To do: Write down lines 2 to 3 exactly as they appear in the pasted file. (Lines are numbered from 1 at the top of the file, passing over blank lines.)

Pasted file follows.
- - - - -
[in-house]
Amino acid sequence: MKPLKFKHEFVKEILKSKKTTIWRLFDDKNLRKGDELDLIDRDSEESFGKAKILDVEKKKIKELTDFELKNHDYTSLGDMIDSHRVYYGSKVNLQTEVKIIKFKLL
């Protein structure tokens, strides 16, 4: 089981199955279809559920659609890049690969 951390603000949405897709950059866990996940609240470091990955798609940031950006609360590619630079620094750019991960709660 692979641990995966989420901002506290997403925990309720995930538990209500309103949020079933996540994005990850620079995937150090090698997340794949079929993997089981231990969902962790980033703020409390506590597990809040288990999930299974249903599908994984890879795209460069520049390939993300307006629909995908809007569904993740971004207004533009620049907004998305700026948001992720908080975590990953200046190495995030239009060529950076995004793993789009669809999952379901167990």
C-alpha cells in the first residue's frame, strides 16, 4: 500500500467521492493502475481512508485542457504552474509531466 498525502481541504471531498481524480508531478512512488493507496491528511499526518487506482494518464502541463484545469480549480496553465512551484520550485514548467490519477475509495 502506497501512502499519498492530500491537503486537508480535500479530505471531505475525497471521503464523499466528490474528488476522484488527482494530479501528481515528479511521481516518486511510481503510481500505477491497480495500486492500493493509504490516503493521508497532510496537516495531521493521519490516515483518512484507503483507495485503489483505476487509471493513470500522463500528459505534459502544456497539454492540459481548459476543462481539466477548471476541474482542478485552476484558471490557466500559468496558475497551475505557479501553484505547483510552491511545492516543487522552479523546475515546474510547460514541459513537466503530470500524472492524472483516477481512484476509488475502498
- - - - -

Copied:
Amino acid sequence: MKPLKFKHEFVKEILKSKKTTIWRLFDDKNLRKGDELDLIDRDSEESFGKAKILDVEKKKIKELTDFELKNHDYTSLGDMIDSHRVYYGSKVNLQTEVKIIKFKLL
């Protein structure tokens, strides 16, 4: 089981199955279809559920659609890049690969 951390603000949405897709950059866990996940609240470091990955798609940031950006609360590619630079620094750019991960709660 692979641990995966989420901002506290997403925990309720995930538990209500309103949020079933996540994005990850620079995937150090090698997340794949079929993997089981231990969902962790980033703020409390506590597990809040288990999930299974249903599908994984890879795209460069520049390939993300307006629909995908809007569904993740971004207004533009620049907004998305700026948001992720908080975590990953200046190495995030239009060529950076995004793993789009669809999952379901167990």